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Scientists warn of current 'tipping point' in Atlantic Ocean; 'significant' effects on climate

Evan Rosen, New York Daily News on

Published in Science & Technology News

A critical system of Atlantic Ocean currents may be approaching collapse, which scientists warn will have a dangerous impact on our global climate.

The Atlantic meridional overturning circulation (AMOC), which “effectively transports heat and salt through the global ocean,” has recently shown signs of trending toward a crucial “tipping point” according to a study published Friday in the journal Science Advances.

Scientists have been warning of the potential collapse for decades, as the currents’ strength has been weakened by rising temperatures which affect the system’s balance of heat and salt.

While the study offers no timetable for when a collapse could occur — the AMOC has only been closely observed since 2004 — it predicts devastating effects in particular for Europe and the Amazon rainforest.

If the AMOC collapses, some regions of Europe could see average temperatures decrease by 30 degrees Celsius over a century, according to the study.

While a century seems like a long time, scientists say the possible changes would be significantly felt over the course of just decades. For example, February temperatures in Norway could drop by 3.5 degrees Celsius per decade.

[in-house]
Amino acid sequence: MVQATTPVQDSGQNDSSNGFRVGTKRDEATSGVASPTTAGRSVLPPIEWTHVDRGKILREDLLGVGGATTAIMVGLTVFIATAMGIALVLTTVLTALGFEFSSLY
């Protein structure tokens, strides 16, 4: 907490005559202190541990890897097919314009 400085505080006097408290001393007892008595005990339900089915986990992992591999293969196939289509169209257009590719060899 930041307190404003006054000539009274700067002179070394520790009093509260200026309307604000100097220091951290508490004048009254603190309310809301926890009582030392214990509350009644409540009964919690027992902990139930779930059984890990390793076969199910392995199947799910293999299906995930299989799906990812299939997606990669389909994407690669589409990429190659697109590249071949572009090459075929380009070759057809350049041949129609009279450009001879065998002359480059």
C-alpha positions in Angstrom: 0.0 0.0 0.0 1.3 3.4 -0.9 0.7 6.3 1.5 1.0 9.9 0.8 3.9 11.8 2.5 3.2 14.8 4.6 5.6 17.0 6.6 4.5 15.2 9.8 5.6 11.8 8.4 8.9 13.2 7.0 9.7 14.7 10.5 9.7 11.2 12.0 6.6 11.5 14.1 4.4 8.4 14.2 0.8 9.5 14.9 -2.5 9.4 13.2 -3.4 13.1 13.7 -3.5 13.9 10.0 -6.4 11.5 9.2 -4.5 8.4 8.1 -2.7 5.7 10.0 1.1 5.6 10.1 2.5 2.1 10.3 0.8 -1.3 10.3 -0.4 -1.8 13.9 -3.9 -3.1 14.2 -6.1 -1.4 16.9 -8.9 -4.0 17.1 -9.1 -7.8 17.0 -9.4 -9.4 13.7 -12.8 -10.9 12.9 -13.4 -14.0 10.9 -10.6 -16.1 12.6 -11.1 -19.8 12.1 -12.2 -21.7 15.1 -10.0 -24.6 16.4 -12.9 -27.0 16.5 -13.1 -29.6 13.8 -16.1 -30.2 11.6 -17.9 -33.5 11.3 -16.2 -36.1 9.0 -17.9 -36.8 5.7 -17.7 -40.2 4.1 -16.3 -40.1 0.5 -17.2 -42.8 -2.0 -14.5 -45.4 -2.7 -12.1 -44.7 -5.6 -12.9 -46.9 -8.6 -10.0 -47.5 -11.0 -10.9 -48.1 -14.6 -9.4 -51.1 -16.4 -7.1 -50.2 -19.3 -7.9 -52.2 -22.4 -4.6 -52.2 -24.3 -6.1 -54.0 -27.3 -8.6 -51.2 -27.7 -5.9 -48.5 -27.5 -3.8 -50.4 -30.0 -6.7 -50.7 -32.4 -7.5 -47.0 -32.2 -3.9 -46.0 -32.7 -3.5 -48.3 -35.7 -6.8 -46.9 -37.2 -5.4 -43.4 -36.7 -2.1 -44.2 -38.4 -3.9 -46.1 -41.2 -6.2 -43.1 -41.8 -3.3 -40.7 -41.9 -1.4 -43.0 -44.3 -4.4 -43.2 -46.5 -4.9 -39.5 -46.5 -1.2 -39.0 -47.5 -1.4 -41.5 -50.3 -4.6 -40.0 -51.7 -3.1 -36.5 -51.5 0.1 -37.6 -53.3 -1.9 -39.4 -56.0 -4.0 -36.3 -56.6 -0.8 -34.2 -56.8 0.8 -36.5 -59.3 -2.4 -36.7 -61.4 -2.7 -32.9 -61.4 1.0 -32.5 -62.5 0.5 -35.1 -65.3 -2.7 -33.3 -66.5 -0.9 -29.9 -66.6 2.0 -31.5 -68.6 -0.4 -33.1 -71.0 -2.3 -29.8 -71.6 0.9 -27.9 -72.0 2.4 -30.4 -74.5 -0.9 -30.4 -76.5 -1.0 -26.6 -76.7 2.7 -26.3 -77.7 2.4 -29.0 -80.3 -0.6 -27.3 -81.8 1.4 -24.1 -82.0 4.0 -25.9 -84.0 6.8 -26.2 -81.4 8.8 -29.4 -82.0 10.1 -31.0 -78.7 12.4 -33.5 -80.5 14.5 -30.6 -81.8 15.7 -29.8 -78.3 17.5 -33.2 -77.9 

“No realistic adaptation measures can deal with such rapid temperature changes,” the study authors write.

Similarly in the Amazon, scientists notice a “drastic change in their precipitation patterns” from their model, showing “the dry season becomes the wet season and vice versa.”

These changes, the authors argue, could “severely disrupt the ecosystem of the Amazon rainforest.”

In 2021, the AMOC was determined to be at its weakest point in the last 1,000 years, according to a separate study published by Nature Geoscience.

If the system were to collapse, it “would affect every person on the planet – it’s that big and important,” Peter de Menocal, the president of the Woods Hole Oceanographic Institution in Massachusetts, told CNN.


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